Neighbourhood Festival 2019: Live Review
The Neighbourhood Festival is still a relative newcomer to the music calendar. This year, the festival’s third, again proves that Manchester is not the nostalgia addict it is often accused of being. The city, in fact, remains ravenous for fresh music. Neighbourhood Festival requires fast feet and stamina to make in around as many of the vast number of bands on offer as possible.
Neighbourhood Festival is an exhilarating one-day music festival, boasting well over 100 artists, spread over 15 venues. The sun is shining in a mostly blue sky and while the weather helps, it’s the festival that has created an animated vibrancy throughout the city centre today. Groups are bounding along Oxford Road, the queue for the O2 Ritz snakes up Whitworth Street and round the corner up to the canal entrance. People check schedules and mobile phones conversing on the quickest routes from this venue to that.
Neighbourhood Festival delivers an instant burst of fresh music to kick the day off. The first gleaming highlight taking place at The Deaf Institute when the Nova Twins hit the stage. Amy Love and Georgia South waste no time getting everyone in the room bouncing with ‘Bassline Bitch’. The phenomenally innovative musicians consider this as just a starting off point. With ‘Devils Face’, ‘Losing Sleep’ and ‘Vortex’ they get some feisty pits going. Fearlessly, Amy abandons the stage to join the free-for-all the crowd churning around her as she delivers each lyric flawlessly.
The importance of live music comes into clear focus with Heavy Lungs. Listening to the Bristol four-piece they’ve always sounded a decent band; live they are an outstanding band. The Bread Shed is not a small venue yet every inch is crammed. Heavy Lungs have expanded their post-punk terrain with their latest EP, Measure, released just a few days ago tonight they showcase it in full.
With an imposing self-possession, Danny Nedelko starts ‘Half Full’ igniting the crowd into a thrashing chaotic bundle of limbs and voices echoing the lyrics. Dropping an older cut, ‘Stutter’ into the set sends the audience wild, Heavy Lung’s seeming desire to create carnage has reached fruition.
Nedelko has taken to the crowd multiple times and his bandmates remind him there is in fact as a stage. Re-joining them is short-lived as he is soon found to be making use of barrier and the space in front to stalk. ‘Pacemaker’ comes at the end of the set, post-punk riffs with an indie twist and facetiousness lyricism. Heavy Lungs are a significant and enthralling experience any opportunity to be part of their skillful and creative mayhem shouldn’t be missed.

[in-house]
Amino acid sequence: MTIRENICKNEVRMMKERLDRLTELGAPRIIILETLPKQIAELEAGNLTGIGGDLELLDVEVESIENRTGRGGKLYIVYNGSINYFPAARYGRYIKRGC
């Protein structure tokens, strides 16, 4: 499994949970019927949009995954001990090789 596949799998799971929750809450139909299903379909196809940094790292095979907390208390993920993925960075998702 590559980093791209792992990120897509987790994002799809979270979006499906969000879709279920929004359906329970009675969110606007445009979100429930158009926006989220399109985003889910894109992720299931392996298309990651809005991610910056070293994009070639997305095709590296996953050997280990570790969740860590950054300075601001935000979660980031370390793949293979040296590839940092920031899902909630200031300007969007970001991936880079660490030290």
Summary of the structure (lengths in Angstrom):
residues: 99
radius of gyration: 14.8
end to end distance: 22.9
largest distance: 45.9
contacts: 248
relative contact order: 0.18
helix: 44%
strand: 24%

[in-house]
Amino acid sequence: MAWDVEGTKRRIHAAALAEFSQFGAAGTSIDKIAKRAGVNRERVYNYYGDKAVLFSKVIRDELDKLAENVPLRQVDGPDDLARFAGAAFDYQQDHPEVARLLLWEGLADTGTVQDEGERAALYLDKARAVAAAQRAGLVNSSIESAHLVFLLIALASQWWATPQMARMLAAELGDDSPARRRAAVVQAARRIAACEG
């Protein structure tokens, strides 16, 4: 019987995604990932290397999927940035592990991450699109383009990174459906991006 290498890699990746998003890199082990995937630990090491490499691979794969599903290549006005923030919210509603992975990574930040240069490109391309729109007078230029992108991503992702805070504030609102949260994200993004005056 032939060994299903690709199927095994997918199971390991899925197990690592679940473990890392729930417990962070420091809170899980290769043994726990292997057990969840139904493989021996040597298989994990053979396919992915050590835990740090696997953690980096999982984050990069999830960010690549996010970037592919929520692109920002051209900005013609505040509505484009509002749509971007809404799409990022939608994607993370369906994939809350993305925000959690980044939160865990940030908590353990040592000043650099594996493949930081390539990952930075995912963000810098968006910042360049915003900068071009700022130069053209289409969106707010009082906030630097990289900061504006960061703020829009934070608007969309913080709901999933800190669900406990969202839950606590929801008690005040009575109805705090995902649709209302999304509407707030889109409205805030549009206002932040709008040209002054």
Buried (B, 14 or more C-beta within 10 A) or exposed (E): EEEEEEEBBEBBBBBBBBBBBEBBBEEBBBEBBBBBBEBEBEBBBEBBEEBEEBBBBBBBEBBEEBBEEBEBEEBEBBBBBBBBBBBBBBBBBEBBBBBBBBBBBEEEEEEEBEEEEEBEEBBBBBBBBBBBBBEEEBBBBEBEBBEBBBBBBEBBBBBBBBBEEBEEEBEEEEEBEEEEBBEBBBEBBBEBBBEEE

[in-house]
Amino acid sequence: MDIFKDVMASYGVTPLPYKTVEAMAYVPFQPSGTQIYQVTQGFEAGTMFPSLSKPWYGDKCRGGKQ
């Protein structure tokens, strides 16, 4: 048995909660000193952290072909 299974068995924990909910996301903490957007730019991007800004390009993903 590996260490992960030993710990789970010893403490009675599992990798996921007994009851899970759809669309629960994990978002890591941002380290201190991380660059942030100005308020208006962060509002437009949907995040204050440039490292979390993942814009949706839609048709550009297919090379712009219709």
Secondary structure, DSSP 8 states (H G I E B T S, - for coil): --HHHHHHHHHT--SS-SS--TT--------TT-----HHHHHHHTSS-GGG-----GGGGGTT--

The Bread Shed is proving to be a fertile environment for incredible performances with Vant turning up the heat next. A few technical issues delay the band. The patient crowd has managed to increase, however, space remains the same, meaning its all gotten seriously cosy. The delay has heightened the intensity and as Mattie Vant takes to the stage there is a roar of appreciation.
The mix of tracks is a little disconnected to start, however, as the set progressed it all meshes delightfully. The somewhat holy ‘Peace and Love’ sounding better now than it did two years ago and the more innovative tracks such as ‘Exoskeleton’ vibrate with lively crispness. Where things fall perfectly into place is when Vant deliver their own take on grungy punk the more impassioned songs the more zealous the crowd response, ‘Karma Seeker’ for example, has everyone unreservedly singing along. Mattie’s talent is mesmerising and when he jumps the barrier the packed in fans somehow managed to part allowing him to make his way across the room and back. We missed Vant and their energetic boisterousness when they were away- it is bloody great to have them back.
“Neighbourhood is really gonna be our last stop before we take a bit of time off and reset the body clocks” shared The Blinders last month. What followed was a handful of cancelled dates with frontman Tom Haywood suffering then recovering from tonsillitis. Launching into their set with devilish intent there is no lingering signs of illness or unfortunately many stage lights, which leaves the stage shrouded in red.
The audience fills the Albert Hall floor space, bodies are packed in so tight, they appear from above like lava: pooling, swell and flooding as one entity. Unrestrained and with an enthusiastic spirit they’re constantly on the move. Drummer Matt Neale keeps that driving rhythmic foundation. This allows Charlie McGough to deliver authoritative and distinctive bass while using the Albert Hall pulpit stage to parade and point out sections of the undulating crowd, while Haywood spits lyrics while he takes in the vista with an unyielding steel like stare.
Topping things off was Miles Kane. The icing on the cake after such an incredible, action packed day. His performance was second-to-none, completely on form, and it’s no wonder that Manchester Academy was bursting at the seems to watch him do his thing.